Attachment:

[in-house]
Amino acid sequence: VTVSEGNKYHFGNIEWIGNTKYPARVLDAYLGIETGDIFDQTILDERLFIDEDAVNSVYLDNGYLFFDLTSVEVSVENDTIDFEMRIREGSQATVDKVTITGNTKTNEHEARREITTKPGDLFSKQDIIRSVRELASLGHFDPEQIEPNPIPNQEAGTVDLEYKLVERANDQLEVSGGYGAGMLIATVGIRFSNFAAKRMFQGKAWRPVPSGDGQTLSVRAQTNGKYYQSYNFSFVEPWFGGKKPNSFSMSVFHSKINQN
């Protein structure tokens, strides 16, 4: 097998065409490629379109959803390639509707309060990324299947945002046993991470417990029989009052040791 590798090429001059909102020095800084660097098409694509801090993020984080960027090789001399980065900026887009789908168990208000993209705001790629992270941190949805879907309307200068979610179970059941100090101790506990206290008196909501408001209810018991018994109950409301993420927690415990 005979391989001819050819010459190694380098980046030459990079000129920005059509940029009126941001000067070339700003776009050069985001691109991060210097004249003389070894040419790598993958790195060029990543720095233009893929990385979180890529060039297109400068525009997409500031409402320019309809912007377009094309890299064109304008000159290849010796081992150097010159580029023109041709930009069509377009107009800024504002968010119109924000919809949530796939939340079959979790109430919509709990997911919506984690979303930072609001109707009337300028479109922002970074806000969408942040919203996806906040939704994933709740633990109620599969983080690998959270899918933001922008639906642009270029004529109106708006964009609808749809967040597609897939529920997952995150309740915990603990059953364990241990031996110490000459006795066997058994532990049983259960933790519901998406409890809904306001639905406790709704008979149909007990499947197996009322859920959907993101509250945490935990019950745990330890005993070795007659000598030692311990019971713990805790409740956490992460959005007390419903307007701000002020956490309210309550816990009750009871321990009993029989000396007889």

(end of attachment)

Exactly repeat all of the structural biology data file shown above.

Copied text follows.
[in-house]
Amino acid sequence: VTVSEGNKYHFGNIEWIGNTKYPARVLDAYLGIETGDIFDQTILDERLFIDEDAVNSVYLDNGYLFFDLTSVEVSVENDTIDFEMRIREGSQATVDKVTITGNTKTNEHEARREITTKPGDLFSKQDIIRSVRELASLGHFDPEQIEPNPIPNQEAGTVDLEYKLVERANDQLEVSGGYGAGMLIATVGIRFSNFAAKRMFQGKAWRPVPSGDGQTLSVRAQTNGKYYQSYNFSFVEPWFGGKKPNSFSMSVFHSKINQN
């Protein structure tokens, strides 16, 4: 097998065409490629379109959803390639509707309060990324299947945002046993991470417990029989009052040791 590798090429001059909102020095800084660097098409694509801090993020984080960027090789001399980065900026887009789908168990208000993209705001790629992270941190949805879907309307200068979610179970059941100090101790506990206290008196909501408001209810018991018994109950409301993420927690415990 005979391989001819050819010459190694380098980046030459990079000129920005059509940029009126941001000067070339700003776009050069985001691109991060210097004249003389070894040419790598993958790195060029990543720095233009893929990385979180890529060039297109400068525009997409500031409402320019309809912007377009094309890299064109304008000159290849010796081992150097010159580029023109041709930009069509377009107009800024504002968010119109924000919809949530796939939340079959979790109430919509709990997911919506984690979303930072609001109707009337300028479109922002970074806000969408942040919203996806906040939704994933709740633990109620599969983080690998959270899918933001922008639906642009270029004529109106708006964009609808749809967040597609897939529920997952995150309740915990603990059953364990241990031996110490000459006795066997058994532990049983259960933790519901998406409890809904306001639905406790709704008979149909007990499947197996009322859920959907993101509250945490935990019950745990330890005993070795007659000598030692311990019971713990805790409740956490992460959005007390419903307007701000002020956490309210309550816990009750009871321990009993029989000396007889």